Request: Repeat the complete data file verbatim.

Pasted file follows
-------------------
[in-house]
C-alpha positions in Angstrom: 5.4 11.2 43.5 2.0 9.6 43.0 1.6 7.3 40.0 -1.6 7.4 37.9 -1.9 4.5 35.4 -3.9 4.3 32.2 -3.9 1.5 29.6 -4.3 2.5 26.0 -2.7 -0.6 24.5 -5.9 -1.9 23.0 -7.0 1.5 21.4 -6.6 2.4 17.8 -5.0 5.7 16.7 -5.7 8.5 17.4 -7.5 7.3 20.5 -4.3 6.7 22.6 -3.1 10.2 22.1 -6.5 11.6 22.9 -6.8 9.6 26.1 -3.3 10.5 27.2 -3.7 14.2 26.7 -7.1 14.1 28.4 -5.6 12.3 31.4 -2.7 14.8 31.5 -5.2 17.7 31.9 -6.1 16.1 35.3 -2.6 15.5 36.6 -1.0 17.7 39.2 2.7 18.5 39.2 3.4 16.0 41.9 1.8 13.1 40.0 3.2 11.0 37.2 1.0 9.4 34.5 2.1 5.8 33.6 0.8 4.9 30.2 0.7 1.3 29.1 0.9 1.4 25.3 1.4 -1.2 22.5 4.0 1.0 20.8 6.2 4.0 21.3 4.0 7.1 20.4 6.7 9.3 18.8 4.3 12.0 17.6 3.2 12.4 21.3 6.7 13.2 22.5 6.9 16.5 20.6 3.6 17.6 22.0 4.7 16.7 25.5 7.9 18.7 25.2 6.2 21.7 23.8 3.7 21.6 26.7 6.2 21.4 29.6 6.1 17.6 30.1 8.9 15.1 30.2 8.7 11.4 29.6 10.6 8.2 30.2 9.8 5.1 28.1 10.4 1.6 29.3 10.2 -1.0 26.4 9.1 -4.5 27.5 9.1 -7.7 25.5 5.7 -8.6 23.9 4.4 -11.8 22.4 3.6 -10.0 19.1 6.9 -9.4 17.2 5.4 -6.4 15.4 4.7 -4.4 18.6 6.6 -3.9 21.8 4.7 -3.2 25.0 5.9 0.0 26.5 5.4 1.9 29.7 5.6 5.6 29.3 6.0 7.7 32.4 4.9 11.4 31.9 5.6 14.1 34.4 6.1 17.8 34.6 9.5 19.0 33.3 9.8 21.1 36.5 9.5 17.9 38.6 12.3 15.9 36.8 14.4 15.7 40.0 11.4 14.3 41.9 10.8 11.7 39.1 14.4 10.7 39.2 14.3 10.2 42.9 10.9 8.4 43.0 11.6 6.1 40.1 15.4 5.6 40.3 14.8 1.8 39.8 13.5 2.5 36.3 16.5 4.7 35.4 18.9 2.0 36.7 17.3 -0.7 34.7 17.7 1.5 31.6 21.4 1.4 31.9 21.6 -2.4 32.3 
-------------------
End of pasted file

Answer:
[in-house]
C-alpha positions in Angstrom: 5.4 11.2 43.5 2.0 9.6 43.0 1.6 7.3 40.0 -1.6 7.4 37.9 -1.9 4.5 35.4 -3.9 4.3 32.2 -3.9 1.5 29.6 -4.3 2.5 26.0 -2.7 -0.6 24.5 -5.9 -1.9 23.0 -7.0 1.5 21.4 -6.6 2.4 17.8 -5.0 5.7 16.7 -5.7 8.5 17.4 -7.5 7.3 20.5 -4.3 6.7 22.6 -3.1 10.2 22.1 -6.5 11.6 22.9 -6.8 9.6 26.1 -3.3 10.5 27.2 -3.7 14.2 26.7 -7.1 14.1 28.4 -5.6 12.3 31.4 -2.7 14.8 31.5 -5.2 17.7 31.9 -6.1 16.1 35.3 -2.6 15.5 36.6 -1.0 17.7 39.2 2.7 18.5 39.2 3.4 16.0 41.9 1.8 13.1 40.0 3.2 11.0 37.2 1.0 9.4 34.5 2.1 5.8 33.6 0.8 4.9 30.2 0.7 1.3 29.1 0.9 1.4 25.3 1.4 -1.2 22.5 4.0 1.0 20.8 6.2 4.0 21.3 4.0 7.1 20.4 6.7 9.3 18.8 4.3 12.0 17.6 3.2 12.4 21.3 6.7 13.2 22.5 6.9 16.5 20.6 3.6 17.6 22.0 4.7 16.7 25.5 7.9 18.7 25.2 6.2 21.7 23.8 3.7 21.6 26.7 6.2 21.4 29.6 6.1 17.6 30.1 8.9 15.1 30.2 8.7 11.4 29.6 10.6 8.2 30.2 9.8 5.1 28.1 10.4 1.6 29.3 10.2 -1.0 26.4 9.1 -4.5 27.5 9.1 -7.7 25.5 5.7 -8.6 23.9 4.4 -11.8 22.4 3.6 -10.0 19.1 6.9 -9.4 17.2 5.4 -6.4 15.4 4.7 -4.4 18.6 6.6 -3.9 21.8 4.7 -3.2 25.0 5.9 0.0 26.5 5.4 1.9 29.7 5.6 5.6 29.3 6.0 7.7 32.4 4.9 11.4 31.9 5.6 14.1 34.4 6.1 17.8 34.6 9.5 19.0 33.3 9.8 21.1 36.5 9.5 17.9 38.6 12.3 15.9 36.8 14.4 15.7 40.0 11.4 14.3 41.9 10.8 11.7 39.1 14.4 10.7 39.2 14.3 10.2 42.9 10.9 8.4 43.0 11.6 6.1 40.1 15.4 5.6 40.3 14.8 1.8 39.8 13.5 2.5 36.3 16.5 4.7 35.4 18.9 2.0 36.7 17.3 -0.7 34.7 17.7 1.5 31.6 21.4 1.4 31.9 21.6 -2.4 32.3 